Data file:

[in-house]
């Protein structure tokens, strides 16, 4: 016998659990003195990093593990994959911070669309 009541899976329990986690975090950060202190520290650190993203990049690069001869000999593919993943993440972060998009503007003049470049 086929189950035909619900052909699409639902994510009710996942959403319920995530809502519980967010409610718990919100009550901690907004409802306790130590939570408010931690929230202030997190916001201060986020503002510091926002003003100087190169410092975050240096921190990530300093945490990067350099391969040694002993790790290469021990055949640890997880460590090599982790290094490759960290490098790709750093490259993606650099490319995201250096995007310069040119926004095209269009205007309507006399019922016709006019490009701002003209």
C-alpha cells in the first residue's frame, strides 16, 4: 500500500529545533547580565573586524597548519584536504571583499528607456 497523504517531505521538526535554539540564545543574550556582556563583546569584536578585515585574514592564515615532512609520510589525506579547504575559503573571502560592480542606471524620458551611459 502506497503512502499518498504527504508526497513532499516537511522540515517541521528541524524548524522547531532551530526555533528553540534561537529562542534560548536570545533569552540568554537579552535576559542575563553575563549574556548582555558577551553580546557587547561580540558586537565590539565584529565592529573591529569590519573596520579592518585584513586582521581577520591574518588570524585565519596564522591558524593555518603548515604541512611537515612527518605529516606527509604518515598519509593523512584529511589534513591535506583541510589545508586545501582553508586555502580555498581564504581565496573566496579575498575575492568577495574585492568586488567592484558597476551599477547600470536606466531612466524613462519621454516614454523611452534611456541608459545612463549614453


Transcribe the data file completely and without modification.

[in-house]
């Protein structure tokens, strides 16, 4: 016998659990003195990093593990994959911070669309 009541899976329990986690975090950060202190520290650190993203990049690069001869000999593919993943993440972060998009503007003049470049 086929189950035909619900052909699409639902994510009710996942959403319920995530809502519980967010409610718990919100009550901690907004409802306790130590939570408010931690929230202030997190916001201060986020503002510091926002003003100087190169410092975050240096921190990530300093945490990067350099391969040694002993790790290469021990055949640890997880460590090599982790290094490759960290490098790709750093490259993606650099490319995201250096995007310069040119926004095209269009205007309507006399019922016709006019490009701002003209």
C-alpha cells in the first residue's frame, strides 16, 4: 500500500529545533547580565573586524597548519584536504571583499528607456 497523504517531505521538526535554539540564545543574550556582556563583546569584536578585515585574514592564515615532512609520510589525506579547504575559503573571502560592480542606471524620458551611459 502506497503512502499518498504527504508526497513532499516537511522540515517541521528541524524548524522547531532551530526555533528553540534561537529562542534560548536570545533569552540568554537579552535576559542575563553575563549574556548582555558577551553580546557587547561580540558586537565590539565584529565592529573591529569590519573596520579592518585584513586582521581577520591574518588570524585565519596564522591558524593555518603548515604541512611537515612527518605529516606527509604518515598519509593523512584529511589534513591535506583541510589545508586545501582553508586555502580555498581564504581565496573566496579575498575575492568577495574585492568586488567592484558597476551599477547600470536606466531612466524613462519621454516614454523611452534611456541608459545612463549614453